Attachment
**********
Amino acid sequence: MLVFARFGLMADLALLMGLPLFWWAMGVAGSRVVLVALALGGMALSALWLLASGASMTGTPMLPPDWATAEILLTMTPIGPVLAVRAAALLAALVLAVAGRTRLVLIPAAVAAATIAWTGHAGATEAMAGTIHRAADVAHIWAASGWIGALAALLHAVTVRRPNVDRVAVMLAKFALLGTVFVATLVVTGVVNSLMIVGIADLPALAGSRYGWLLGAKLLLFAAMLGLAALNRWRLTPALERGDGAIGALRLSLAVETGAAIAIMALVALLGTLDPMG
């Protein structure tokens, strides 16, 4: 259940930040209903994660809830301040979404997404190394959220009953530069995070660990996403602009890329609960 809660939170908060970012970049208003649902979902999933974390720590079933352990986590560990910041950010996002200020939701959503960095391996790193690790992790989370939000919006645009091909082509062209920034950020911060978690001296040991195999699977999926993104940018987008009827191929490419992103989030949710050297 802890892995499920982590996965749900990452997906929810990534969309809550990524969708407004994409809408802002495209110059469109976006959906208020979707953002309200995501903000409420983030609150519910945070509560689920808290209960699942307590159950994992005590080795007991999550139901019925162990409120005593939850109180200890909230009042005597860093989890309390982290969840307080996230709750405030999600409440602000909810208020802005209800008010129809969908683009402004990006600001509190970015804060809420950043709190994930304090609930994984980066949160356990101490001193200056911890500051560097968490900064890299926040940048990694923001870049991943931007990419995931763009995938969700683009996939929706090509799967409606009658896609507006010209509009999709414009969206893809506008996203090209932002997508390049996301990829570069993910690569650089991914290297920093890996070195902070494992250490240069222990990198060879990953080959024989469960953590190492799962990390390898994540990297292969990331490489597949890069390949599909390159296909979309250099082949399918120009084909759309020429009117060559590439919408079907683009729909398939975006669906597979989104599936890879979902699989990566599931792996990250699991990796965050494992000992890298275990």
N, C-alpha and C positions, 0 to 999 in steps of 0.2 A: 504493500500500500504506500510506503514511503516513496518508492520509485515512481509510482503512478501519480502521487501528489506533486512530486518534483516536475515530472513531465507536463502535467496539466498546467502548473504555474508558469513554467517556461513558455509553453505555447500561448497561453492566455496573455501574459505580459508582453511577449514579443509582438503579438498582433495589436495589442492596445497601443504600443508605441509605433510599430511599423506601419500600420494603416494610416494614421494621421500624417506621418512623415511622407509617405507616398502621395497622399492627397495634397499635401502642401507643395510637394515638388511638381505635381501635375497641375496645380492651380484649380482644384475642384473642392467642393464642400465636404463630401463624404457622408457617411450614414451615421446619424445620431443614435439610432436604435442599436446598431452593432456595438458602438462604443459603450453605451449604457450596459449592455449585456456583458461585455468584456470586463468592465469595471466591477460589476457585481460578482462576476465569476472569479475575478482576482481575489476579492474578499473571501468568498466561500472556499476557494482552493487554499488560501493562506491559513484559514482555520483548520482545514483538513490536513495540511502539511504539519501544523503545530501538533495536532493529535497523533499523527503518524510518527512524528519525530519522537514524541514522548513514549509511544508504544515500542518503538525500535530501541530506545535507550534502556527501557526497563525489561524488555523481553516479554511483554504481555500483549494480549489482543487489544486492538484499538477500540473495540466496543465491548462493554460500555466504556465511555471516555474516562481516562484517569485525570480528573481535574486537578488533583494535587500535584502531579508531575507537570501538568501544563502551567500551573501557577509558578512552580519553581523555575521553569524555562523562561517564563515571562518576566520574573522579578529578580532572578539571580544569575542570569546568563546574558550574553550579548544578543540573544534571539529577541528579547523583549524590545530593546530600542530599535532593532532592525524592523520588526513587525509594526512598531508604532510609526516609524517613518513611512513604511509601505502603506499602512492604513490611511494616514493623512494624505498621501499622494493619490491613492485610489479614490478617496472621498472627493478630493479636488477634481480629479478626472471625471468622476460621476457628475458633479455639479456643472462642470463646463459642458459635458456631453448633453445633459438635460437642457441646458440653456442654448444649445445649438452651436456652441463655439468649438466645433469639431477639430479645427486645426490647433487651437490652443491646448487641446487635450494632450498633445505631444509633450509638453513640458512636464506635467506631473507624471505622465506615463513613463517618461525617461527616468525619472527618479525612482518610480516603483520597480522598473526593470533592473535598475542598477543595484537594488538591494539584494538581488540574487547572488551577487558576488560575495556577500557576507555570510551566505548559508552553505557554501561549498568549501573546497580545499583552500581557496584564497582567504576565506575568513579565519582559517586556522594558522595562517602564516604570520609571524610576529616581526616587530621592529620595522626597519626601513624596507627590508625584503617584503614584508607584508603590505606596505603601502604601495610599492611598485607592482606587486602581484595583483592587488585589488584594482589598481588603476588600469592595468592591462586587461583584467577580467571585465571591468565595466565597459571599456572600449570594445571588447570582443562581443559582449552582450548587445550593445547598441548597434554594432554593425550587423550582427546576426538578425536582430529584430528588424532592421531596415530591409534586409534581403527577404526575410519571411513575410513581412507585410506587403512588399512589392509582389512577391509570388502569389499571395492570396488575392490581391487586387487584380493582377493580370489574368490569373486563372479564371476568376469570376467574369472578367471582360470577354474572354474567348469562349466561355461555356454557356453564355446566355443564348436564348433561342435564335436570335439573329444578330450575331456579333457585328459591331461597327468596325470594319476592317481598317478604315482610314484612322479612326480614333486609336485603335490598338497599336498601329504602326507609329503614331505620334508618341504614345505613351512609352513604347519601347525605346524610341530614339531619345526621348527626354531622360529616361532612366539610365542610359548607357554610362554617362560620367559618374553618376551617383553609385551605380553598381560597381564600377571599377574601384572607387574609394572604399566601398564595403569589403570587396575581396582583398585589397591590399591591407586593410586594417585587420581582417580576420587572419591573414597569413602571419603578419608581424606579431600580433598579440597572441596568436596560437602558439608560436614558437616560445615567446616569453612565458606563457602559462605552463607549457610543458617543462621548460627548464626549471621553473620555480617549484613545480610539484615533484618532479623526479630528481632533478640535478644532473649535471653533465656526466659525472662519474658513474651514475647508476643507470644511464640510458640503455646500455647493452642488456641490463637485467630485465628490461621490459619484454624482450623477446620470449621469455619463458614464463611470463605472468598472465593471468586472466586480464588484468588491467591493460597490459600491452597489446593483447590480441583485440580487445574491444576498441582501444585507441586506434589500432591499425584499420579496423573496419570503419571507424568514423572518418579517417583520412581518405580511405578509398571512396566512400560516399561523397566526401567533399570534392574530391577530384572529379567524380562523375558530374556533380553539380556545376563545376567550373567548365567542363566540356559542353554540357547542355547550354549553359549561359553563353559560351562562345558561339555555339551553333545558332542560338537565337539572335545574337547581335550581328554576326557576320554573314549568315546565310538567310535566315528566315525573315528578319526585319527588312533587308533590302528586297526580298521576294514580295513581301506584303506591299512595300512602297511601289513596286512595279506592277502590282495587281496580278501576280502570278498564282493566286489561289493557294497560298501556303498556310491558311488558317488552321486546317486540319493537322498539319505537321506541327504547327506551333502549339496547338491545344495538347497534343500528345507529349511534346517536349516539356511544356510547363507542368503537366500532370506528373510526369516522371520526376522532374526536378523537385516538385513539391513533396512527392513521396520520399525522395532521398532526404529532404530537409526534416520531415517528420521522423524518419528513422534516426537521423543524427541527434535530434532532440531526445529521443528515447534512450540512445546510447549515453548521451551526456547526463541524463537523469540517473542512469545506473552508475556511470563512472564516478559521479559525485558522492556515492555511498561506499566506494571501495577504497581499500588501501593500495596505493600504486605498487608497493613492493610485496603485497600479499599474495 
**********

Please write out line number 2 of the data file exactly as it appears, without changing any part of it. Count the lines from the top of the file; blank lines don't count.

């Protein structure tokens, strides 16, 4: 259940930040209903994660809830301040979404997404190394959220009953530069995070660990996403602009890329609960 809660939170908060970012970049208003649902979902999933974390720590079933352990986590560990910041950010996002200020939701959503960095391996790193690790992790989370939000919006645009091909082509062209920034950020911060978690001296040991195999699977999926993104940018987008009827191929490419992103989030949710050297 802890892995499920982590996965749900990452997906929810990534969309809550990524969708407004994409809408802002495209110059469109976006959906208020979707953002309200995501903000409420983030609150519910945070509560689920808290209960699942307590159950994992005590080795007991999550139901019925162990409120005593939850109180200890909230009042005597860093989890309390982290969840307080996230709750405030999600409440602000909810208020802005209800008010129809969908683009402004990006600001509190970015804060809420950043709190994930304090609930994984980066949160356990101490001193200056911890500051560097968490900064890299926040940048990694923001870049991943931007990419995931763009995938969700683009996939929706090509799967409606009658896609507006010209509009999709414009969206893809506008996203090209932002997508390049996301990829570069993910690569650089991914290297920093890996070195902070494992250490240069222990990198060879990953080959024989469960953590190492799962990390390898994540990297292969990331490489597949890069390949599909390159296909979309250099082949399918120009084909759309020429009117060559590439919408079907683009729909398939975006669906597979989104599936890879979902699989990566599931792996990250699991990796965050494992000992890298275990």